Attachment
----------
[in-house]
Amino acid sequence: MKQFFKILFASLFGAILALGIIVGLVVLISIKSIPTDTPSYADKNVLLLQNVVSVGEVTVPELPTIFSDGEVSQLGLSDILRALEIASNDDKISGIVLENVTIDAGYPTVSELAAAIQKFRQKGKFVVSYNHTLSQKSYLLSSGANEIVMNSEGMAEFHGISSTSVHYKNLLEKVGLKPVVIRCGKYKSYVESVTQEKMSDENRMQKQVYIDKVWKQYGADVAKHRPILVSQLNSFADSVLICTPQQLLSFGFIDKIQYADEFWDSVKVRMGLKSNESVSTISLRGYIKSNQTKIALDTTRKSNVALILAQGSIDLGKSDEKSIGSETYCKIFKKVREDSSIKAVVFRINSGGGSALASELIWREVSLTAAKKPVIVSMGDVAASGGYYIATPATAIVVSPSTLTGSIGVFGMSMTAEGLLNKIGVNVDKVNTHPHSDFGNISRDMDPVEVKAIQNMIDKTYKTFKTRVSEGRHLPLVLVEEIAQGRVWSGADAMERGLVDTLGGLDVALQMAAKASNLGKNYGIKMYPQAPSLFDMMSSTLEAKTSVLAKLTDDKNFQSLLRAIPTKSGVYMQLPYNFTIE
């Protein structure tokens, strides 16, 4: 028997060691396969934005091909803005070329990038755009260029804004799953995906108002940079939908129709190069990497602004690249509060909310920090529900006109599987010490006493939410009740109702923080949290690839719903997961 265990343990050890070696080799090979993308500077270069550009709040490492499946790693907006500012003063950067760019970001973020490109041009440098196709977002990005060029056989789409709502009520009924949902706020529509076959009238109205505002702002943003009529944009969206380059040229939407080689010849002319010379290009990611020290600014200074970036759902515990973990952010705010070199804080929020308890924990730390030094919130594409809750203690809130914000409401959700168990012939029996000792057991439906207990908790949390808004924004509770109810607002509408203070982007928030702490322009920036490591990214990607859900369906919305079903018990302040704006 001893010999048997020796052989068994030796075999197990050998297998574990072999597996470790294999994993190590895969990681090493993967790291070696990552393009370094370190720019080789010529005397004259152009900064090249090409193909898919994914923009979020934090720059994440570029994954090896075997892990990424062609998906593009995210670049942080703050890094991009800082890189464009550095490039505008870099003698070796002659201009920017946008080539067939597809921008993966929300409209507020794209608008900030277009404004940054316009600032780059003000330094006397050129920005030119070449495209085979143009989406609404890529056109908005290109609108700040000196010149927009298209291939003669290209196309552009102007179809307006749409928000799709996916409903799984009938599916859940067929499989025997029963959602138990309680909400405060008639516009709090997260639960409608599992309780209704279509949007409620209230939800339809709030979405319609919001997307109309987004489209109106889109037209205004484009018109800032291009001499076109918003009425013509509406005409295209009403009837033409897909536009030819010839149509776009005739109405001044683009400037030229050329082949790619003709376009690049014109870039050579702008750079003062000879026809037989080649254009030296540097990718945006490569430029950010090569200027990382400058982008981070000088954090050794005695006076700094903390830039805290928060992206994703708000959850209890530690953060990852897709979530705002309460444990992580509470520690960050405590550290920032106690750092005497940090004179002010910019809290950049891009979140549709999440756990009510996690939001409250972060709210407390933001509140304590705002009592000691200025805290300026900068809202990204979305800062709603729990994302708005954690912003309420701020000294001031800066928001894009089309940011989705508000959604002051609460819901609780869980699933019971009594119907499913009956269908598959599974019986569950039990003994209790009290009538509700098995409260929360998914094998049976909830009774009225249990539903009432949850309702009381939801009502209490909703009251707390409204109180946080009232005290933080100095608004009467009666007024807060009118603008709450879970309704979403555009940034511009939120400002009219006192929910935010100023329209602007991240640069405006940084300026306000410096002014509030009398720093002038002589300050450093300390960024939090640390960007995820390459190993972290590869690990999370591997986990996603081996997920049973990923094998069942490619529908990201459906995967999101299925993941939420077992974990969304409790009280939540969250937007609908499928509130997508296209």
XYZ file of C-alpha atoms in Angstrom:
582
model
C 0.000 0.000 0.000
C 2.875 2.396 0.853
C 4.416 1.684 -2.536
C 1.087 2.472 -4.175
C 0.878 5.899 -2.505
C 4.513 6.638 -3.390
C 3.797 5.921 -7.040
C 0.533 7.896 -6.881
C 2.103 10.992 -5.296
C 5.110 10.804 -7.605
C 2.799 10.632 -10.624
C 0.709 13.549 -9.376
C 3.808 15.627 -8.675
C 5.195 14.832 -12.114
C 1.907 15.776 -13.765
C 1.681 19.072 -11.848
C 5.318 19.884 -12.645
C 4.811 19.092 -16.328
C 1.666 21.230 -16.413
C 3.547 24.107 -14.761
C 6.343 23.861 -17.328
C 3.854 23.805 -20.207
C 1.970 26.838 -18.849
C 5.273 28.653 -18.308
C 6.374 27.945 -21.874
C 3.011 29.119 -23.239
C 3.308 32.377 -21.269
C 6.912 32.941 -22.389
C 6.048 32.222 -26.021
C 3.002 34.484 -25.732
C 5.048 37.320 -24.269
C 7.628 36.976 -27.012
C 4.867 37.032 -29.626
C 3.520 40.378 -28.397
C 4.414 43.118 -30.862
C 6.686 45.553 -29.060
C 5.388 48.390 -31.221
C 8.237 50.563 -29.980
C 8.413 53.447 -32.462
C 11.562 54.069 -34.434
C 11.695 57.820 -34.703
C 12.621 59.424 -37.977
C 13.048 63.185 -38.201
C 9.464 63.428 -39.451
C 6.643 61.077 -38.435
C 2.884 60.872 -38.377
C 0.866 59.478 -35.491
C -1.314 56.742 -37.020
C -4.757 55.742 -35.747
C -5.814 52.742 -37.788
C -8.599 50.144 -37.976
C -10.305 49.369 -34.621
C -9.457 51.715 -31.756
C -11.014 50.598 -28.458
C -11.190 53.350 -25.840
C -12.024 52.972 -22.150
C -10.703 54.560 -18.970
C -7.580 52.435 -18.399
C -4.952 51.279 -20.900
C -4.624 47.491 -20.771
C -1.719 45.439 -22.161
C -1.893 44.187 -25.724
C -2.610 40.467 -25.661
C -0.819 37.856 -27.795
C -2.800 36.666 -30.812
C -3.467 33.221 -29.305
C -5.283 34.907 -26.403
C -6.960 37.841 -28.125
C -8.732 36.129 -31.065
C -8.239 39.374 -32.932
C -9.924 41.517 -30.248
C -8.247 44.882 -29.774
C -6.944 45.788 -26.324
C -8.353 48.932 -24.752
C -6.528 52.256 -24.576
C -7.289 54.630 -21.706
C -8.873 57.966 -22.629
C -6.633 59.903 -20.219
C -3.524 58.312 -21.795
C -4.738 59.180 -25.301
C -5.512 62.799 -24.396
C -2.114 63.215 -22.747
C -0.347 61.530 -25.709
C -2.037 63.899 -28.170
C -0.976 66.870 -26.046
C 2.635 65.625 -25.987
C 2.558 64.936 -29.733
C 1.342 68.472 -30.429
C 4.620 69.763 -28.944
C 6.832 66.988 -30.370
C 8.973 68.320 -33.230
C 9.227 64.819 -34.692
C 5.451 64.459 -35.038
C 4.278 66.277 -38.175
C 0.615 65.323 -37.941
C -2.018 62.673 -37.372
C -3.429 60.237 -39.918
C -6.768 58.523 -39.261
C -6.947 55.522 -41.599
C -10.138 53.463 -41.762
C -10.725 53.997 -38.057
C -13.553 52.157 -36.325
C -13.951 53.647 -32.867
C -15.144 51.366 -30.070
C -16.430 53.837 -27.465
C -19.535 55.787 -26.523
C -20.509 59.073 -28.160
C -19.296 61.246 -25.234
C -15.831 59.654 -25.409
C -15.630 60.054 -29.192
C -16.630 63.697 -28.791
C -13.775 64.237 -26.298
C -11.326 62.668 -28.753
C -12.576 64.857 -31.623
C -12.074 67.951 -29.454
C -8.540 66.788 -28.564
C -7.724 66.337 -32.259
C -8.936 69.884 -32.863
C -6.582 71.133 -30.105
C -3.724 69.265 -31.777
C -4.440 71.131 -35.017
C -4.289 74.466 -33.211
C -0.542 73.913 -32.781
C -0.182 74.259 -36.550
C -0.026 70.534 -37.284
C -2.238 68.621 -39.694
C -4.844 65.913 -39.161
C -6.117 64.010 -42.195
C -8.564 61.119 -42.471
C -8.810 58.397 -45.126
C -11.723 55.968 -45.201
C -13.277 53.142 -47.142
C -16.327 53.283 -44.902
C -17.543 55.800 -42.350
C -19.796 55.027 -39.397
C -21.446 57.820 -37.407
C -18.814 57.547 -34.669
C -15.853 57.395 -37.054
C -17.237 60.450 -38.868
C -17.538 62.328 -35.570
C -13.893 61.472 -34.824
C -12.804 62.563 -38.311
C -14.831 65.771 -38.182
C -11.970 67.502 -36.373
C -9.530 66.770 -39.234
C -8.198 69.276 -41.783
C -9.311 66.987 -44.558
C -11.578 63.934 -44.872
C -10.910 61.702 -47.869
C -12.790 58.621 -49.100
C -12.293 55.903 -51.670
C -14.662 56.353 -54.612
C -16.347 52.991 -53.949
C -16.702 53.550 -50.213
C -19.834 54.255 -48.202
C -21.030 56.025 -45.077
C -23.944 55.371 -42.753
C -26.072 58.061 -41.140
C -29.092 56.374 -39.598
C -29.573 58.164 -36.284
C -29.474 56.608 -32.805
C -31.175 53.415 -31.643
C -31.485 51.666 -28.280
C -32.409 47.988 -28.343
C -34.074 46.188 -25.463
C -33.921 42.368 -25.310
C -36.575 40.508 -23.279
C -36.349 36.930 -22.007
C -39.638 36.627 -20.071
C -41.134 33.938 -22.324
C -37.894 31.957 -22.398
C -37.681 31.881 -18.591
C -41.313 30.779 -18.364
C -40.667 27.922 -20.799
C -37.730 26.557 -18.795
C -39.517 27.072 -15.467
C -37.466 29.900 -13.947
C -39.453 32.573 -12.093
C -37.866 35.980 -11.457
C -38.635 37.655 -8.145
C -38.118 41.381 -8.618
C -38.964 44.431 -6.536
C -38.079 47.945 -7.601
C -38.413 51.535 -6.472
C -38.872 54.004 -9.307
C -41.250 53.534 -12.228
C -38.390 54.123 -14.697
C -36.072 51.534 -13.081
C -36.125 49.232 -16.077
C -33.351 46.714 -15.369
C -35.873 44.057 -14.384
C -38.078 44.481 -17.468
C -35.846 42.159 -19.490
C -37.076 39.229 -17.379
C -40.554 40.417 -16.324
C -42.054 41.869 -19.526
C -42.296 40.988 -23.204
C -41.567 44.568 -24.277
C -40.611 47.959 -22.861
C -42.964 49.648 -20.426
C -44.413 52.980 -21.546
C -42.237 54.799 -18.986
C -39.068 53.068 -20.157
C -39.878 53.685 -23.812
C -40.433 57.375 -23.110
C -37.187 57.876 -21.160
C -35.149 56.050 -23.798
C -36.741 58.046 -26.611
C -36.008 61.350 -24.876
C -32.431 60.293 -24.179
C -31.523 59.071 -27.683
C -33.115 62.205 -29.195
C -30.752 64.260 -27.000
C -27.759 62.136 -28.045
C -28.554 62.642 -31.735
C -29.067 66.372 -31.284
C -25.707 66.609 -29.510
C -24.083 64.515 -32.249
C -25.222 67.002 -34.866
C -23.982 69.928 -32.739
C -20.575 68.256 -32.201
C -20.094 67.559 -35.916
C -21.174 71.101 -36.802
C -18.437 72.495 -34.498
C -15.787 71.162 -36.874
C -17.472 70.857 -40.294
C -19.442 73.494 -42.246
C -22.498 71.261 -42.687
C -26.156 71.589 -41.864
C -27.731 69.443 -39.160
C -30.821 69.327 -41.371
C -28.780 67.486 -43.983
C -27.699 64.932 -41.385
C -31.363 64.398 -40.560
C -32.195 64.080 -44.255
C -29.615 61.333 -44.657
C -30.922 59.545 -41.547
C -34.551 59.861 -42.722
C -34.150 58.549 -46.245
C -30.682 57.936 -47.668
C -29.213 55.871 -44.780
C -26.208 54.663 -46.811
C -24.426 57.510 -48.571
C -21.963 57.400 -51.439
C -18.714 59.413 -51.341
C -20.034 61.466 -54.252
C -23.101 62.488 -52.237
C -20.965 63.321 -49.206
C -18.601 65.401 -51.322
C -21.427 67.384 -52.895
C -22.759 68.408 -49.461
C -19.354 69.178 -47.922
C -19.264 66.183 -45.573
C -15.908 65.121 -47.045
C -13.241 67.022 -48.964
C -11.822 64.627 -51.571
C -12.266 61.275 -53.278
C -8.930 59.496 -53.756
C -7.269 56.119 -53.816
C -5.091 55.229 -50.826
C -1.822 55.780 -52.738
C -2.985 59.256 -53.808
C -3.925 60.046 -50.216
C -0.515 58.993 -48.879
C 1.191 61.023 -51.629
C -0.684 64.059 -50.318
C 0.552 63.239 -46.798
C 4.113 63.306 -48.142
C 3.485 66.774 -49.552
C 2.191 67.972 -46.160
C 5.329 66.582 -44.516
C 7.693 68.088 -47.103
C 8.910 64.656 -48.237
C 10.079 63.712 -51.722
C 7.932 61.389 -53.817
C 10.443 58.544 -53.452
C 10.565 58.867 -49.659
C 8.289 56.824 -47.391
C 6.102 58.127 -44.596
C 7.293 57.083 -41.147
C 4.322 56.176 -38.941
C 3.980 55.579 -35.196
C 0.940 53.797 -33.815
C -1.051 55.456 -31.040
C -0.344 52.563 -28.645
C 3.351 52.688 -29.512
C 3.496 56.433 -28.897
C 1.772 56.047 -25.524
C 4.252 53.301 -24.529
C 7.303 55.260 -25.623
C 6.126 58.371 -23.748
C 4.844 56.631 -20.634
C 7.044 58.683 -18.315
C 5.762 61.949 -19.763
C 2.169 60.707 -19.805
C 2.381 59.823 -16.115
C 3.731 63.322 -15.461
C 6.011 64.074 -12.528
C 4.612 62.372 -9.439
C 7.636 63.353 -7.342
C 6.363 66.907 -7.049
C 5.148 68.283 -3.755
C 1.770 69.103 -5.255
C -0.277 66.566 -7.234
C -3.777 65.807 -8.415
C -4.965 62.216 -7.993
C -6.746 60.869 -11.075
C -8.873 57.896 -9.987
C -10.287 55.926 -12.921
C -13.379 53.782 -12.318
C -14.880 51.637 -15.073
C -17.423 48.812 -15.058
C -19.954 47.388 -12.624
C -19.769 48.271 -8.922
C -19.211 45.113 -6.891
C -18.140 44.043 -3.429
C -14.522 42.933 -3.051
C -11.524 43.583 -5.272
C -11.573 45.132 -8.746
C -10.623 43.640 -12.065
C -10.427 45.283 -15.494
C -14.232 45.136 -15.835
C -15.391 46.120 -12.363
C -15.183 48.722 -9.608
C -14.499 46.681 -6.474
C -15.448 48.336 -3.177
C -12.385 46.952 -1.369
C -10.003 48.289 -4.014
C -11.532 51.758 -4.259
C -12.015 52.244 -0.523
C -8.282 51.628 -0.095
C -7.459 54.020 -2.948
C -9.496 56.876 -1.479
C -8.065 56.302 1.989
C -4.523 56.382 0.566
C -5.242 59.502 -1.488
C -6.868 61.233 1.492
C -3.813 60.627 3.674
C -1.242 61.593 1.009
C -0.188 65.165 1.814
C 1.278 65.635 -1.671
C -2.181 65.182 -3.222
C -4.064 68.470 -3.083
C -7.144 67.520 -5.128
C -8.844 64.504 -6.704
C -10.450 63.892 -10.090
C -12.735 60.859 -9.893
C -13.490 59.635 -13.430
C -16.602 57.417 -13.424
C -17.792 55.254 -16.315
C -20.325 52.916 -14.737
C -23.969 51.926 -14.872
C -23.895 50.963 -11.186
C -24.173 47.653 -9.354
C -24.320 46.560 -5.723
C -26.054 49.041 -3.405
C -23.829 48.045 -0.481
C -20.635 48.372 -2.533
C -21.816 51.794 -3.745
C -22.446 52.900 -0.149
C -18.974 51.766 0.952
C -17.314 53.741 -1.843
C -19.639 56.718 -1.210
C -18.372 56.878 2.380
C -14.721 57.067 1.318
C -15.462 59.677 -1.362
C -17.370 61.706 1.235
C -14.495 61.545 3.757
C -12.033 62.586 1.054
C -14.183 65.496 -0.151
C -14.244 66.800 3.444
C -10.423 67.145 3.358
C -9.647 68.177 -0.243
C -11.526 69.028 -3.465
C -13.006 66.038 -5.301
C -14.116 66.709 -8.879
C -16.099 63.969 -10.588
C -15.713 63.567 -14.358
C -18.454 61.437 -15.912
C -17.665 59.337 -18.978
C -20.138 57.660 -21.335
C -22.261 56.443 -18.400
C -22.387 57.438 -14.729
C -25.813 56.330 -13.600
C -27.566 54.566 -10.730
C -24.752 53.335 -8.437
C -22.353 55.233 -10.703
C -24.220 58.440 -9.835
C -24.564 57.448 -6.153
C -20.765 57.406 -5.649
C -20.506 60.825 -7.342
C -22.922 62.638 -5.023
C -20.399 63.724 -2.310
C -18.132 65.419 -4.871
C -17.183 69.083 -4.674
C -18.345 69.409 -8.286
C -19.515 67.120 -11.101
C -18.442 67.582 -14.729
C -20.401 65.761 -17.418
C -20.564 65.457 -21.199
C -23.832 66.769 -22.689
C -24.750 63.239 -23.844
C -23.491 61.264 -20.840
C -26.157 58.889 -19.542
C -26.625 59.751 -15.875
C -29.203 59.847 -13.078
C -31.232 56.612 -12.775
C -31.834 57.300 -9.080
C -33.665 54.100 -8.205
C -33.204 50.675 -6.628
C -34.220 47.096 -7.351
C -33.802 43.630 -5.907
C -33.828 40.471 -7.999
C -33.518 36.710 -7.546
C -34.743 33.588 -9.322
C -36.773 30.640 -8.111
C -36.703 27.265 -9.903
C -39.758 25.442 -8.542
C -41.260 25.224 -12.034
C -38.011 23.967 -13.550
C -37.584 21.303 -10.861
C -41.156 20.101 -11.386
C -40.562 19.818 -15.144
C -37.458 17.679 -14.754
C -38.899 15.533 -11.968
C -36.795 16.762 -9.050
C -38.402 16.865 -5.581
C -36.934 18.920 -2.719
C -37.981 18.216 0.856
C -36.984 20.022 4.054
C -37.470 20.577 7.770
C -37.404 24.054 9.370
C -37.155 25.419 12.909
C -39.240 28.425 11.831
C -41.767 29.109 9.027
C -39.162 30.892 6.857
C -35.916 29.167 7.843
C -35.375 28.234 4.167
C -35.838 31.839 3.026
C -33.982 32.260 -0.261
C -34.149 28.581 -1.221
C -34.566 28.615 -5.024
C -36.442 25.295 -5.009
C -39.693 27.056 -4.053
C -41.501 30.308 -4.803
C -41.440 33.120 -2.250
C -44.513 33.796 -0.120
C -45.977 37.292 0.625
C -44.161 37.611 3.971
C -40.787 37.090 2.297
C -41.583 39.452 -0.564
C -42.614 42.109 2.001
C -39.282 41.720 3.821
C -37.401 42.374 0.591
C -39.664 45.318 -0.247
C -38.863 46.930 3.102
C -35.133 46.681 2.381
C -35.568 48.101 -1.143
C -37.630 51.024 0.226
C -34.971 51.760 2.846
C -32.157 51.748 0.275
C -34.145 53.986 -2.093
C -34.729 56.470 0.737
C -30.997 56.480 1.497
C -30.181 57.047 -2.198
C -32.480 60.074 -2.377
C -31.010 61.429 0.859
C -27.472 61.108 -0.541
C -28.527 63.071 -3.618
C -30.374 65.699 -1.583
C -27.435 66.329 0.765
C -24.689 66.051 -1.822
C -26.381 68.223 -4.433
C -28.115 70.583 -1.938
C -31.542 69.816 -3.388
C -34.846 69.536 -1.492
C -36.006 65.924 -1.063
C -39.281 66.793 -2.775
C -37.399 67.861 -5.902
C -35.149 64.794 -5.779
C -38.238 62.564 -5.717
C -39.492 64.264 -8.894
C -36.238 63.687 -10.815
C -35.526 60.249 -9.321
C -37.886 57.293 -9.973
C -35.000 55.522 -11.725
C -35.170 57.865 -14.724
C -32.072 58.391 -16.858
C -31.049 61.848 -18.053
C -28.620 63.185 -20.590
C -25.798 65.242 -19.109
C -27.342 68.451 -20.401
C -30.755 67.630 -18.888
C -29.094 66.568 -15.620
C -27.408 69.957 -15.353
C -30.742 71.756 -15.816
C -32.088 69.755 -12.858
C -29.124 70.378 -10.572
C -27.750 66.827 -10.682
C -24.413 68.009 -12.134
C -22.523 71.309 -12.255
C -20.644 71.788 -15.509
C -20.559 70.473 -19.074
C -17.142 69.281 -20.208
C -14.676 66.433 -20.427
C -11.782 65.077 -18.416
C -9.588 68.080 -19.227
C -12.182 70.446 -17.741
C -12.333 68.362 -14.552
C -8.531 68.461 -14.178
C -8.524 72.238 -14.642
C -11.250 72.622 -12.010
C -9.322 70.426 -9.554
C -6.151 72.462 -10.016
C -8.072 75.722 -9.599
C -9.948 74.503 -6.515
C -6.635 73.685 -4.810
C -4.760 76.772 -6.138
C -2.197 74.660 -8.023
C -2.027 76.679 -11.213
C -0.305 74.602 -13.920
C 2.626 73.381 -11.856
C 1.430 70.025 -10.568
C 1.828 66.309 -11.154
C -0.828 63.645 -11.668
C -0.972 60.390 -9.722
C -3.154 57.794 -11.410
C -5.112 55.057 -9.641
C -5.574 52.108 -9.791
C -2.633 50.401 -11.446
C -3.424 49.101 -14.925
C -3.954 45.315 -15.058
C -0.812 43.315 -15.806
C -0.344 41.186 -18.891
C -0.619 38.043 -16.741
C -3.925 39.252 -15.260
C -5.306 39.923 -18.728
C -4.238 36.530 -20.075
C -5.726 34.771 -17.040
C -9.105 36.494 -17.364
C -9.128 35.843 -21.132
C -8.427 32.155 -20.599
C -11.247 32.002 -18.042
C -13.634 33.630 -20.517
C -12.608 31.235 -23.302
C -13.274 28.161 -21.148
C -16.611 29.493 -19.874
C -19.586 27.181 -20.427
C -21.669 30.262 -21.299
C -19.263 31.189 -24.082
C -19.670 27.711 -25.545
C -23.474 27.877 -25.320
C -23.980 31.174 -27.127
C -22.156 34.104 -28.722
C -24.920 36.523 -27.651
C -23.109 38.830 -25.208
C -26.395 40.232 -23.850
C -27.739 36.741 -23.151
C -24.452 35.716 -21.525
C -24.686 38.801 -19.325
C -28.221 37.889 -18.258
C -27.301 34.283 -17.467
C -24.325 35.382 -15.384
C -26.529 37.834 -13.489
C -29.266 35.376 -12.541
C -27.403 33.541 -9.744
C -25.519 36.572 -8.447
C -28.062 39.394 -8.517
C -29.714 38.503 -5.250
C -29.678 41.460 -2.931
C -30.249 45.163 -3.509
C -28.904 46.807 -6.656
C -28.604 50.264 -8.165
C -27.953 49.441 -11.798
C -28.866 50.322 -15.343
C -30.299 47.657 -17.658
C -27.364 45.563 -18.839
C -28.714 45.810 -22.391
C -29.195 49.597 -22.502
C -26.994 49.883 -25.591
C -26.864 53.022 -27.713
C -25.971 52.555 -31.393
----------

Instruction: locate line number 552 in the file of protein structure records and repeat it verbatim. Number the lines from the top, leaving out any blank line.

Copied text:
C -13.274 28.161 -21.148